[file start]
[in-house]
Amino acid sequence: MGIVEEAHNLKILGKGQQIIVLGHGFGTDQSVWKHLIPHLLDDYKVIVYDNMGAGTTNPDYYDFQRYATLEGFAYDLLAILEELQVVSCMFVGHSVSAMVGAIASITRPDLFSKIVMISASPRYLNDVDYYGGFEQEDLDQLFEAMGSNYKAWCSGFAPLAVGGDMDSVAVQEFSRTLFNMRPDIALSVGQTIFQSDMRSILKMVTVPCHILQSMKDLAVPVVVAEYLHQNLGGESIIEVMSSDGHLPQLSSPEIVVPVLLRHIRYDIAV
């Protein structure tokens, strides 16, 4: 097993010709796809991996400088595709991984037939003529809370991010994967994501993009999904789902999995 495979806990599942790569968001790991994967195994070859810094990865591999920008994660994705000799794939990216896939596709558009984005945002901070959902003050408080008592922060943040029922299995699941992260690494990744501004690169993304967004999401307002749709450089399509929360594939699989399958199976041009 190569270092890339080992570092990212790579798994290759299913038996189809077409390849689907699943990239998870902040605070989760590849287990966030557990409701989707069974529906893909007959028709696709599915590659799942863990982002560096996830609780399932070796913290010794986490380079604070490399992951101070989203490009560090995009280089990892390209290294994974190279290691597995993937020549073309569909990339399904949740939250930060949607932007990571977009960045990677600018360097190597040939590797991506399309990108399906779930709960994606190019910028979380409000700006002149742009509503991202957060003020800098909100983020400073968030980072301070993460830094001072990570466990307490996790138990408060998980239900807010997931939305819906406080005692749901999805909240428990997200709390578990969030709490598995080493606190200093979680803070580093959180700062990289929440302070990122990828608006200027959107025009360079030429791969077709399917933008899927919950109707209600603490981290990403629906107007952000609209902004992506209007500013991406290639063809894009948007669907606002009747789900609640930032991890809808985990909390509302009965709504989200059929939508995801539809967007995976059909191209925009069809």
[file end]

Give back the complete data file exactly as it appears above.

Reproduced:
[in-house]
Amino acid sequence: MGIVEEAHNLKILGKGQQIIVLGHGFGTDQSVWKHLIPHLLDDYKVIVYDNMGAGTTNPDYYDFQRYATLEGFAYDLLAILEELQVVSCMFVGHSVSAMVGAIASITRPDLFSKIVMISASPRYLNDVDYYGGFEQEDLDQLFEAMGSNYKAWCSGFAPLAVGGDMDSVAVQEFSRTLFNMRPDIALSVGQTIFQSDMRSILKMVTVPCHILQSMKDLAVPVVVAEYLHQNLGGESIIEVMSSDGHLPQLSSPEIVVPVLLRHIRYDIAV
């Protein structure tokens, strides 16, 4: 097993010709796809991996400088595709991984037939003529809370991010994967994501993009999904789902999995 495979806990599942790569968001790991994967195994070859810094990865591999920008994660994705000799794939990216896939596709558009984005945002901070959902003050408080008592922060943040029922299995699941992260690494990744501004690169993304967004999401307002749709450089399509929360594939699989399958199976041009 190569270092890339080992570092990212790579798994290759299913038996189809077409390849689907699943990239998870902040605070989760590849287990966030557990409701989707069974529906893909007959028709696709599915590659799942863990982002560096996830609780399932070796913290010794986490380079604070490399992951101070989203490009560090995009280089990892390209290294994974190279290691597995993937020549073309569909990339399904949740939250930060949607932007990571977009960045990677600018360097190597040939590797991506399309990108399906779930709960994606190019910028979380409000700006002149742009509503991202957060003020800098909100983020400073968030980072301070993460830094001072990570466990307490996790138990408060998980239900807010997931939305819906406080005692749901999805909240428990997200709390578990969030709490598995080493606190200093979680803070580093959180700062990289929440302070990122990828608006200027959107025009360079030429791969077709399917933008899927919950109707209600603490981290990403629906107007952000609209902004992506209007500013991406290639063809894009948007669907606002009747789900609640930032991890809808985990909390509302009965709504989200059929939508995801539809967007995976059909191209925009069809």